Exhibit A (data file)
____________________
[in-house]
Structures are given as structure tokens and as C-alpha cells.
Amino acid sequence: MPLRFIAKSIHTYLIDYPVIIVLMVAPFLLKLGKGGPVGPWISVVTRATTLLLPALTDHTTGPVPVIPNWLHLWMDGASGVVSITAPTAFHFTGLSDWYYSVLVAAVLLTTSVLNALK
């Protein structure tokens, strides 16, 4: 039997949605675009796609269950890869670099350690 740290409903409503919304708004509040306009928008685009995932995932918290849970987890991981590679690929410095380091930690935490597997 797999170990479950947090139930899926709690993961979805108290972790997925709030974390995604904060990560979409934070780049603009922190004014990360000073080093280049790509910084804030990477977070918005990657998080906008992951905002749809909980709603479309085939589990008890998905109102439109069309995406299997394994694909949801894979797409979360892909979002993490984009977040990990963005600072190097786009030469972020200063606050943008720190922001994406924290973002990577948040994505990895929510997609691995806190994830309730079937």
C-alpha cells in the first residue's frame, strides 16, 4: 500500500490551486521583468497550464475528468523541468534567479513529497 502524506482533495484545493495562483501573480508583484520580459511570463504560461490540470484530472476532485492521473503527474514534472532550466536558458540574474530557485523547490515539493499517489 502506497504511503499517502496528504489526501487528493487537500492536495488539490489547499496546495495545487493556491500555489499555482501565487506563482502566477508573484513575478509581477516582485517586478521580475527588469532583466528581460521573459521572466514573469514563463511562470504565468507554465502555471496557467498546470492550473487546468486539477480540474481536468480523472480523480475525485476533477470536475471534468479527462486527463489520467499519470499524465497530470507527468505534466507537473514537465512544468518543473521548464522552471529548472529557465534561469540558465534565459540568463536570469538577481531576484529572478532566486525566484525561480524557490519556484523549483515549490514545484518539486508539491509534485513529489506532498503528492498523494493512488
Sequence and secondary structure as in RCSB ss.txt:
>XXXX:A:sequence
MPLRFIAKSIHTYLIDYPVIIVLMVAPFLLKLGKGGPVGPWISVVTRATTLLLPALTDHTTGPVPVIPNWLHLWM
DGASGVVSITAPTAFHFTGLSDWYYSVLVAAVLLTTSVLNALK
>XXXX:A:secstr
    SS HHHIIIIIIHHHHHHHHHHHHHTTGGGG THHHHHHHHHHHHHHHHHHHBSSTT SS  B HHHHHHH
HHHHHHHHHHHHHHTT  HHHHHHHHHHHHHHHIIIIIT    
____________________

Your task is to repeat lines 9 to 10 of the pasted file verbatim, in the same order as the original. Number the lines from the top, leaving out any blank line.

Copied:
DGASGVVSITAPTAFHFTGLSDWYYSVLVAAVLLTTSVLNALK
>XXXX:A:secstr